AMERICAN WEDDINGS BLOG

Published: Wednesday, Jan. 13th, 2021

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Pope Francis changes rules for Catholics -- Still bans women from ordination

Pope francis catholic church sexism women banned ordination priesthood

Pope Francis has changed Catholic Church law to explicitly allow laywomen to act as readers and altar servers in liturgical celebrations. But women are still banned from ordination to the priesthood.  

 

National Catholic Reporter writes: 

 

“The pope's change, which replaces 'lay men' as the category of those who can formally serve in the ministries with 'lay persons,' would appear to require all global Catholic bishops to accept women into those roles.

 

Francis has struggled throughout his nearly eight-year papacy to better include women in the Catholic Church's leadership structure and ministries, and has repeatedly reaffirmed Pope John Paul II's ban on women's ordination to the priesthood.”

 

Previously, the decision of whether or not women could perform these ministries was left up to individual bishops.

 

 

rosary beads of the catholic church, pope francis, women's place in the church

 

 

This means that while women are gaining some new rights within the Church, they still aren’t allowed to become ordained. This exclusion prevents them from performing many duties, including performing marriage.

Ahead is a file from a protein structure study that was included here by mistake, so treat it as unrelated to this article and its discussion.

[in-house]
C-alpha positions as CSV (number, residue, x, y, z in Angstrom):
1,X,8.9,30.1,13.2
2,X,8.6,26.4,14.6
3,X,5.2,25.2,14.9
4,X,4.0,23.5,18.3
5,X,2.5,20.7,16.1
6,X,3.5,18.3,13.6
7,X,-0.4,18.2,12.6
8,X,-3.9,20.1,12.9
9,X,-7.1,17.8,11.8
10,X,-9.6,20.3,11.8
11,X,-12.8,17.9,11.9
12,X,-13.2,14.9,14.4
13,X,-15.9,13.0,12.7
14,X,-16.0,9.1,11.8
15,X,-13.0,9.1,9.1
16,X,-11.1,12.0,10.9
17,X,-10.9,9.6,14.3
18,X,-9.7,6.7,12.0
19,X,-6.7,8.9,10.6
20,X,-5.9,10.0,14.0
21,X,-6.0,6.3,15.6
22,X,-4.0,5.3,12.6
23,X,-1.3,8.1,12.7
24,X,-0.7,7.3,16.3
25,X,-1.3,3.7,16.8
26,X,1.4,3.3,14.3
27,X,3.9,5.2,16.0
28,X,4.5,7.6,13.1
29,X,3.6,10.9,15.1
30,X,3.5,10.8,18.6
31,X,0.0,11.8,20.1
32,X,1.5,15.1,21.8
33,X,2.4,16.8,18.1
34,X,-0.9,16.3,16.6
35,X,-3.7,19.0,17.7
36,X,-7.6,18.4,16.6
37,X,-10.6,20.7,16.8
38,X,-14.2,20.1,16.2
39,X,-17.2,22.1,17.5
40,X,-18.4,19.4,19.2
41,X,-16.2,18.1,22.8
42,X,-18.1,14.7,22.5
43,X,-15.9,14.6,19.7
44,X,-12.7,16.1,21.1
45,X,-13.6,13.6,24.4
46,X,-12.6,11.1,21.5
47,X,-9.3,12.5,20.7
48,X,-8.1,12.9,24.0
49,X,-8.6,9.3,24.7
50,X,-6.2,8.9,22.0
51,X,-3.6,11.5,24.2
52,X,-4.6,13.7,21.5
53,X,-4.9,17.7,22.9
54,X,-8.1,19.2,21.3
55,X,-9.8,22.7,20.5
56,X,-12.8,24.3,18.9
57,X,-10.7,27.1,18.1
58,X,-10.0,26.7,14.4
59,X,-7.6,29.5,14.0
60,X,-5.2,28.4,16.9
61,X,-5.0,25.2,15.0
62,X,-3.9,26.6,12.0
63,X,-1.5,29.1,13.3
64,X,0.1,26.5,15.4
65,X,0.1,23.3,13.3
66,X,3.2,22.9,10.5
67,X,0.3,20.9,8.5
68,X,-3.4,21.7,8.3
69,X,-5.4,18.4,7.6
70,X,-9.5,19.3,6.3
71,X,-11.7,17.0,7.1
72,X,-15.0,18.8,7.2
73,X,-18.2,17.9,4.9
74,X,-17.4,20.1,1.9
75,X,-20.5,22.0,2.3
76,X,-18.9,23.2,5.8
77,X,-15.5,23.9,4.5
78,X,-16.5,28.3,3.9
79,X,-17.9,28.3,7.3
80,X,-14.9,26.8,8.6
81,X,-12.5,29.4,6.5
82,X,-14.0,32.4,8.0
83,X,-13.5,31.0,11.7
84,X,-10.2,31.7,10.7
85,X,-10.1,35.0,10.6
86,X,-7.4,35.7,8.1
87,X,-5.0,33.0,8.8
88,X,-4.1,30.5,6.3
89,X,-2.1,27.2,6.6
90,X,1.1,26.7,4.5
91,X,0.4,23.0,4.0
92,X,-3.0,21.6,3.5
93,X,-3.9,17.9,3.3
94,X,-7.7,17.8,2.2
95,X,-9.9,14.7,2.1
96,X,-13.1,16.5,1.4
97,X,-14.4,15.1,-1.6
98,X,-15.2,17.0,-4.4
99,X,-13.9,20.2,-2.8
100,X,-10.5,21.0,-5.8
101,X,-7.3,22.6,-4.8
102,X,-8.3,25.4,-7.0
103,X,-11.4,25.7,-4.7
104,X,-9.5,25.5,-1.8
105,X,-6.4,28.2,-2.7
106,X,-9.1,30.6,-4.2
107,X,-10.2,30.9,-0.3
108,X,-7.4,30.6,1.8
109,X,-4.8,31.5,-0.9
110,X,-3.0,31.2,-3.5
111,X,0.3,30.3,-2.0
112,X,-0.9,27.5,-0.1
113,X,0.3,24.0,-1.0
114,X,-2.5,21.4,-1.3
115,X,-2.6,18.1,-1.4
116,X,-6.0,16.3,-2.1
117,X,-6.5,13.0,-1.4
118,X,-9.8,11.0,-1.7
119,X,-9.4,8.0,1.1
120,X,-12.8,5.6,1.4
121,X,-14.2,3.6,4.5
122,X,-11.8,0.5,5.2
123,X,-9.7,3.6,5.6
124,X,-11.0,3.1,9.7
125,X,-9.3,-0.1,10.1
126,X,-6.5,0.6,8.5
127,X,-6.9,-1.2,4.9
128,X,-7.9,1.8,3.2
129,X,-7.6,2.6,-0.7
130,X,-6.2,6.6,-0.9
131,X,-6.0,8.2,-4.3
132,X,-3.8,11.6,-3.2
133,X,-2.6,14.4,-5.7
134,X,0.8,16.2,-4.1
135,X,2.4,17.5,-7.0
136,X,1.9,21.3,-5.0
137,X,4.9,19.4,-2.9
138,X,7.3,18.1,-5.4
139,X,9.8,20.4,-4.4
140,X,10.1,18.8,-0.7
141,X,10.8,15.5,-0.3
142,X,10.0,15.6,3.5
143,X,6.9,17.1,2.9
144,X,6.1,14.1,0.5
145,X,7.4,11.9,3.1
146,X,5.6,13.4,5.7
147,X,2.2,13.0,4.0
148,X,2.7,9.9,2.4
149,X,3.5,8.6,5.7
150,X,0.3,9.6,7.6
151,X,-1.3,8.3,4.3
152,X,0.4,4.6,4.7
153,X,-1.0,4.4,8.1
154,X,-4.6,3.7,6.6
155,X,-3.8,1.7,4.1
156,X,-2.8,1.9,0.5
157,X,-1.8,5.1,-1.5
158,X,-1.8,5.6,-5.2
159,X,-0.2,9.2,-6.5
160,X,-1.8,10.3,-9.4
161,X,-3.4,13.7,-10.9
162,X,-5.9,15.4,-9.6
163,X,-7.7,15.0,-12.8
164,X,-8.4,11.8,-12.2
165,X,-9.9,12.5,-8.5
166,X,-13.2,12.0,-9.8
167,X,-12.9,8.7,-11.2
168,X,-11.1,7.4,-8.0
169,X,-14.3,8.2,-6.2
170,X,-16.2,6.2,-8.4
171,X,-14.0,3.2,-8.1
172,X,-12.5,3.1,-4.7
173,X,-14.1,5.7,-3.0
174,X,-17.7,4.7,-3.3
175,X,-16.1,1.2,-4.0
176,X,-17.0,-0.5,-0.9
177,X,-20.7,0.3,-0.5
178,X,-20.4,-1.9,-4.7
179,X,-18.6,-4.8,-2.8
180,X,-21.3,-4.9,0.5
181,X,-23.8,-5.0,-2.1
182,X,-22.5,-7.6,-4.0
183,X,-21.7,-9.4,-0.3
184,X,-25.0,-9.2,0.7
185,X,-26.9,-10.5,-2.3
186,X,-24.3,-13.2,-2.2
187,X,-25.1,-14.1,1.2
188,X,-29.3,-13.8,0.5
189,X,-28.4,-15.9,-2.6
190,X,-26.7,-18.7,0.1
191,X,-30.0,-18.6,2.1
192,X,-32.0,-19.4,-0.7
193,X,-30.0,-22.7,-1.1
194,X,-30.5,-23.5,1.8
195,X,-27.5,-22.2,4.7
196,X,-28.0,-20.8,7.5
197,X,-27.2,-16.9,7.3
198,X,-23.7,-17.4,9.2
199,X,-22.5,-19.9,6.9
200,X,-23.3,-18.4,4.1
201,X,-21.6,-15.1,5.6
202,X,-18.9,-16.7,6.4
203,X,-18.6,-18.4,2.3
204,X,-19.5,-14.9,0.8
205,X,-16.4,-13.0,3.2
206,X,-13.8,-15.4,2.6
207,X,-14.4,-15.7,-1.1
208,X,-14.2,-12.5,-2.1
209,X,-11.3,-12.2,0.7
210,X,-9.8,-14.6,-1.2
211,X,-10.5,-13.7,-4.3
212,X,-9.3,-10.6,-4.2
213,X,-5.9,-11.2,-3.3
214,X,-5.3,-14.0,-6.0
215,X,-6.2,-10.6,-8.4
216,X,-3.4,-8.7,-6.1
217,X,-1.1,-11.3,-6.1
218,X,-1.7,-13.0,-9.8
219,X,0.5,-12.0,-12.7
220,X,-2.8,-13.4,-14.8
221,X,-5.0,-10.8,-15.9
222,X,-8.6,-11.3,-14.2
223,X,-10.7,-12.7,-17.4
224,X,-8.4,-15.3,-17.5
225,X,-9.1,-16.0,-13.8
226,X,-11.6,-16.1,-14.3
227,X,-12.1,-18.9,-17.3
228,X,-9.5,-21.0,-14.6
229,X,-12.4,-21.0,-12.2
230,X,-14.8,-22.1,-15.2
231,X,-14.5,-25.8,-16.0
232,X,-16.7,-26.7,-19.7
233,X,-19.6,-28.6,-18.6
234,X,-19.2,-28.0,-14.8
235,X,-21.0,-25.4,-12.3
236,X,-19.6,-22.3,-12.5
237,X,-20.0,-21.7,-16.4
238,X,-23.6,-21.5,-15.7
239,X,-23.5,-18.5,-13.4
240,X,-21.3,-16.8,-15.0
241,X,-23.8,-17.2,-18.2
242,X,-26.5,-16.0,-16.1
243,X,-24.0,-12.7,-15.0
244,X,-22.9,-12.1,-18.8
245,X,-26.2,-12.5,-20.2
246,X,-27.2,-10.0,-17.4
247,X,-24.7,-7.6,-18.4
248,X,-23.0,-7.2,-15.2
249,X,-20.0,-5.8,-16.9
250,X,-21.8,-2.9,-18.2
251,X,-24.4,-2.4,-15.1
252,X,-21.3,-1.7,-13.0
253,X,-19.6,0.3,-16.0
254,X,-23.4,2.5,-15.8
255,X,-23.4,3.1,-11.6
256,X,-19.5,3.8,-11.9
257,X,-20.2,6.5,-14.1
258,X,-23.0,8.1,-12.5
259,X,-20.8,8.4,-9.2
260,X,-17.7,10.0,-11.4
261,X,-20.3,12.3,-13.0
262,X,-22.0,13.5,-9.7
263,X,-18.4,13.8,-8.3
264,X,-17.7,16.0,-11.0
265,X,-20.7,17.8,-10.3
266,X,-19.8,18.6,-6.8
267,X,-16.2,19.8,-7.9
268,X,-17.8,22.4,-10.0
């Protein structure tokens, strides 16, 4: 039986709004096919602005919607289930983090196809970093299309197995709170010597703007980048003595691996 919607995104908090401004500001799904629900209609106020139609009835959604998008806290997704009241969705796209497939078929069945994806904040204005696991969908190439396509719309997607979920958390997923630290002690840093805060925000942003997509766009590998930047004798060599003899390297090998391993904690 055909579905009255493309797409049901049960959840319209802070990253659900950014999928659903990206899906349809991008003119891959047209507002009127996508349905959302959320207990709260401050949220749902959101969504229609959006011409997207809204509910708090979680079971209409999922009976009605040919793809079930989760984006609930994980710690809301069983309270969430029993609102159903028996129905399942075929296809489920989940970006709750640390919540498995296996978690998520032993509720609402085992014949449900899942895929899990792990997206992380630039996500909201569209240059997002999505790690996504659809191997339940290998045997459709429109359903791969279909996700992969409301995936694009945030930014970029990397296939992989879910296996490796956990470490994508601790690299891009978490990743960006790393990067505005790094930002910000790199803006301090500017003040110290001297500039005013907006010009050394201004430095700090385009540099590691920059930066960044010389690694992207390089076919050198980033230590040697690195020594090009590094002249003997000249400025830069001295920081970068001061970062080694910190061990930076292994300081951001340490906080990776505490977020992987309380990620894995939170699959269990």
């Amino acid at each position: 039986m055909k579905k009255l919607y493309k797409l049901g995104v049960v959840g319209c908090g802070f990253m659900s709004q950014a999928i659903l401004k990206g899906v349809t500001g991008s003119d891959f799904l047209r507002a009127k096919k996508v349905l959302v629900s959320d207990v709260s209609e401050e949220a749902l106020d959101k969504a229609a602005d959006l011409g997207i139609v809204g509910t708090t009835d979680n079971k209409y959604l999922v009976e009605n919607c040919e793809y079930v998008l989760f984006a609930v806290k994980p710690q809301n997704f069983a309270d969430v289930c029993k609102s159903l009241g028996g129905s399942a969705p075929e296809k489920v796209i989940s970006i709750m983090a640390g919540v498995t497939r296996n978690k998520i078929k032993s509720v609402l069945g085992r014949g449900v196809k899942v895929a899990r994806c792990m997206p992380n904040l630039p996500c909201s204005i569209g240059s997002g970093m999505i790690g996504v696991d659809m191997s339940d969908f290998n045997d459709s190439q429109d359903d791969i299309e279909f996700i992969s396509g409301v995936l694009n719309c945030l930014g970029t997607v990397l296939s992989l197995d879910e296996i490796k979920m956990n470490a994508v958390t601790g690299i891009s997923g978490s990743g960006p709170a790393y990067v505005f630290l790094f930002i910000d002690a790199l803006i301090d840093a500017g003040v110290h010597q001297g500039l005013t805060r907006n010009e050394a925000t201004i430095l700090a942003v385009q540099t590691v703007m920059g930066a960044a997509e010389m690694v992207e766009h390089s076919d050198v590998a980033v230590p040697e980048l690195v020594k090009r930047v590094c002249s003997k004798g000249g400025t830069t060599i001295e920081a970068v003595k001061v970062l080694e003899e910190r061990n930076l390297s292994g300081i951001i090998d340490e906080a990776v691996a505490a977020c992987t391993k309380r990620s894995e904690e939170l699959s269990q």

As The Guardian reports, “the pontiff stressed that the lay ministries under discussion were ‘fundamentally distinct from the ordained ministry that is received through the sacrament of holy orders.’”

 

While we applaud Francis for continuing to move the Church in more accepting directions, slow incremental changes like this one (that fail to address the bigger picture of restricting who has a place within the Church) leave many people disappointed and wanting more. 

 

At AMM, we will never deny you ordination because of your sex or gender identity! It’s unthinkable. 

 

We don’t believe people should ever be discriminated against on the basic of sex or gender identity, sexuality, class, or ability, and we believe that all couples have the right to marry in a ceremony that reflects who they are as a couple. This includes choosing an officiant they feel comfortable with -- whether that’s a family member, a supportive friend, or a professional officiant or clergy member.

 

(Read what we believe.)

 

And it’s why we love our AMM Ministers -- a diverse group of people from all over the country and all walks of life -- who value acceptance and celebration of others and the couples they serve.
 

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